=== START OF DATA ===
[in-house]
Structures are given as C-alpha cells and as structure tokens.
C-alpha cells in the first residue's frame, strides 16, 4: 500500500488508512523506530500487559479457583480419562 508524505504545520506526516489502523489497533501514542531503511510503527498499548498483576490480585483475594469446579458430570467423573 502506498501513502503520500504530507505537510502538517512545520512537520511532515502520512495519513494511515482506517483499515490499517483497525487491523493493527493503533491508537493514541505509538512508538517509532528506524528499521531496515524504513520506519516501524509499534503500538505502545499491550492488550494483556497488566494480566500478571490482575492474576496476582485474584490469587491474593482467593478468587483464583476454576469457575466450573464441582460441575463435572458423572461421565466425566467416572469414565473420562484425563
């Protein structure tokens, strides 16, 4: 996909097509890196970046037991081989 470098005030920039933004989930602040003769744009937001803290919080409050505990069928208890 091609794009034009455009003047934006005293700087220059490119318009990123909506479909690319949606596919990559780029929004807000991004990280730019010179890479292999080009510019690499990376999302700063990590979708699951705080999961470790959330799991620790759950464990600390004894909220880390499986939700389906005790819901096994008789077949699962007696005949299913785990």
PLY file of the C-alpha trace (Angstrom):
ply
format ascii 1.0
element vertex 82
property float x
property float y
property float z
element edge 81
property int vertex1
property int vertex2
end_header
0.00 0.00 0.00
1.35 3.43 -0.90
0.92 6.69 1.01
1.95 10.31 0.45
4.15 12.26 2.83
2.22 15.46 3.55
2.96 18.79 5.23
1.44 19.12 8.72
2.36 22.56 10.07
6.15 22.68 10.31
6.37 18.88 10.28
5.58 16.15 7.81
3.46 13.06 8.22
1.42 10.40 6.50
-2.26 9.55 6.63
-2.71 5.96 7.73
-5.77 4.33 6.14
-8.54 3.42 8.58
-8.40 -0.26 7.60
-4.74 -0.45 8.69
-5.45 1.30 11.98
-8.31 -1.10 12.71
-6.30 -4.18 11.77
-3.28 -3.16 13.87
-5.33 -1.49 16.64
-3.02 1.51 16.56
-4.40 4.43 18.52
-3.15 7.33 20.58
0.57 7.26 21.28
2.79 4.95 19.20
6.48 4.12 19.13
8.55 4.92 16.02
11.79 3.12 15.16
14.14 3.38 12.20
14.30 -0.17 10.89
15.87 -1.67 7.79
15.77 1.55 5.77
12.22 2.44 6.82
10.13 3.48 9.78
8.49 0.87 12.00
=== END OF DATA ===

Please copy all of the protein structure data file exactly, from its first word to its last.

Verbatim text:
[in-house]
Structures are given as C-alpha cells and as structure tokens.
C-alpha cells in the first residue's frame, strides 16, 4: 500500500488508512523506530500487559479457583480419562 508524505504545520506526516489502523489497533501514542531503511510503527498499548498483576490480585483475594469446579458430570467423573 502506498501513502503520500504530507505537510502538517512545520512537520511532515502520512495519513494511515482506517483499515490499517483497525487491523493493527493503533491508537493514541505509538512508538517509532528506524528499521531496515524504513520506519516501524509499534503500538505502545499491550492488550494483556497488566494480566500478571490482575492474576496476582485474584490469587491474593482467593478468587483464583476454576469457575466450573464441582460441575463435572458423572461421565466425566467416572469414565473420562484425563
């Protein structure tokens, strides 16, 4: 996909097509890196970046037991081989 470098005030920039933004989930602040003769744009937001803290919080409050505990069928208890 091609794009034009455009003047934006005293700087220059490119318009990123909506479909690319949606596919990559780029929004807000991004990280730019010179890479292999080009510019690499990376999302700063990590979708699951705080999961470790959330799991620790759950464990600390004894909220880390499986939700389906005790819901096994008789077949699962007696005949299913785990």
PLY file of the C-alpha trace (Angstrom):
ply
format ascii 1.0
element vertex 82
property float x
property float y
property float z
element edge 81
property int vertex1
property int vertex2
end_header
0.00 0.00 0.00
1.35 3.43 -0.90
0.92 6.69 1.01
1.95 10.31 0.45
4.15 12.26 2.83
2.22 15.46 3.55
2.96 18.79 5.23
1.44 19.12 8.72
2.36 22.56 10.07
6.15 22.68 10.31
6.37 18.88 10.28
5.58 16.15 7.81
3.46 13.06 8.22
1.42 10.40 6.50
-2.26 9.55 6.63
-2.71 5.96 7.73
-5.77 4.33 6.14
-8.54 3.42 8.58
-8.40 -0.26 7.60
-4.74 -0.45 8.69
-5.45 1.30 11.98
-8.31 -1.10 12.71
-6.30 -4.18 11.77
-3.28 -3.16 13.87
-5.33 -1.49 16.64
-3.02 1.51 16.56
-4.40 4.43 18.52
-3.15 7.33 20.58
0.57 7.26 21.28
2.79 4.95 19.20
6.48 4.12 19.13
8.55 4.92 16.02
11.79 3.12 15.16
14.14 3.38 12.20
14.30 -0.17 10.89
15.87 -1.67 7.79
15.77 1.55 5.77
12.22 2.44 6.82
10.13 3.48 9.78
8.49 0.87 12.00